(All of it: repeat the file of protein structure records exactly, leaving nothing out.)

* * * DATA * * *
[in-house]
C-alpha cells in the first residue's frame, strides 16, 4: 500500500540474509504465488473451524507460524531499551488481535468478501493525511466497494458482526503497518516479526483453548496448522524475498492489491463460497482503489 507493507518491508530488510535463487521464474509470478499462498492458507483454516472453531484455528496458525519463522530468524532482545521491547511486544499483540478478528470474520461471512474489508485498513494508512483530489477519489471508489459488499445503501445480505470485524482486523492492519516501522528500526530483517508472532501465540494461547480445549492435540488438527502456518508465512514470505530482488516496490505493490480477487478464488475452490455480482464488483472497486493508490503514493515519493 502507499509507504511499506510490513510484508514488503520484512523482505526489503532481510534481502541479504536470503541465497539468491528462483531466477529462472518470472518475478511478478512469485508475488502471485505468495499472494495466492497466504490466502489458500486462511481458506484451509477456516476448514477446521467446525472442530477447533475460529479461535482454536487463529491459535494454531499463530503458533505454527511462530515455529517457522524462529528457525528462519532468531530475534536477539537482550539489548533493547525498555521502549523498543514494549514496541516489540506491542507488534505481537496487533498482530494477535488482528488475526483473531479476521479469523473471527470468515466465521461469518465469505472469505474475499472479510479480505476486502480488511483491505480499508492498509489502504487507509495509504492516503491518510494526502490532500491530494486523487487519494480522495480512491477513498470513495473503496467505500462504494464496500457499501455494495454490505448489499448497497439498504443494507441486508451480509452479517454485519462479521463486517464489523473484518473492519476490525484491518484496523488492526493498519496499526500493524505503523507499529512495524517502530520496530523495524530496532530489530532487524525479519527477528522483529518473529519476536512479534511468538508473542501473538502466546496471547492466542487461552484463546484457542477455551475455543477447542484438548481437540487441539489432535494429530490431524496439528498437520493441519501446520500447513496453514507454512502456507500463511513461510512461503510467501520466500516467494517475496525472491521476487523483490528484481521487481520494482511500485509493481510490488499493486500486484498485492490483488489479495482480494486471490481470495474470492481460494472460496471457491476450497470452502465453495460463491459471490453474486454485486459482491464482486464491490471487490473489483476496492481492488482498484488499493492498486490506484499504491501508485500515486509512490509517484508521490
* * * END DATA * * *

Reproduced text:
[in-house]
C-alpha cells in the first residue's frame, strides 16, 4: 500500500540474509504465488473451524507460524531499551488481535468478501493525511466497494458482526503497518516479526483453548496448522524475498492489491463460497482503489 507493507518491508530488510535463487521464474509470478499462498492458507483454516472453531484455528496458525519463522530468524532482545521491547511486544499483540478478528470474520461471512474489508485498513494508512483530489477519489471508489459488499445503501445480505470485524482486523492492519516501522528500526530483517508472532501465540494461547480445549492435540488438527502456518508465512514470505530482488516496490505493490480477487478464488475452490455480482464488483472497486493508490503514493515519493 502507499509507504511499506510490513510484508514488503520484512523482505526489503532481510534481502541479504536470503541465497539468491528462483531466477529462472518470472518475478511478478512469485508475488502471485505468495499472494495466492497466504490466502489458500486462511481458506484451509477456516476448514477446521467446525472442530477447533475460529479461535482454536487463529491459535494454531499463530503458533505454527511462530515455529517457522524462529528457525528462519532468531530475534536477539537482550539489548533493547525498555521502549523498543514494549514496541516489540506491542507488534505481537496487533498482530494477535488482528488475526483473531479476521479469523473471527470468515466465521461469518465469505472469505474475499472479510479480505476486502480488511483491505480499508492498509489502504487507509495509504492516503491518510494526502490532500491530494486523487487519494480522495480512491477513498470513495473503496467505500462504494464496500457499501455494495454490505448489499448497497439498504443494507441486508451480509452479517454485519462479521463486517464489523473484518473492519476490525484491518484496523488492526493498519496499526500493524505503523507499529512495524517502530520496530523495524530496532530489530532487524525479519527477528522483529518473529519476536512479534511468538508473542501473538502466546496471547492466542487461552484463546484457542477455551475455543477447542484438548481437540487441539489432535494429530490431524496439528498437520493441519501446520500447513496453514507454512502456507500463511513461510512461503510467501520466500516467494517475496525472491521476487523483490528484481521487481520494482511500485509493481510490488499493486500486484498485492490483488489479495482480494486471490481470495474470492481460494472460496471457491476450497470452502465453495460463491459471490453474486454485486459482491464482486464491490471487490473489483476496492481492488482498484488499493492498486490506484499504491501508485500515486509512490509517484508521490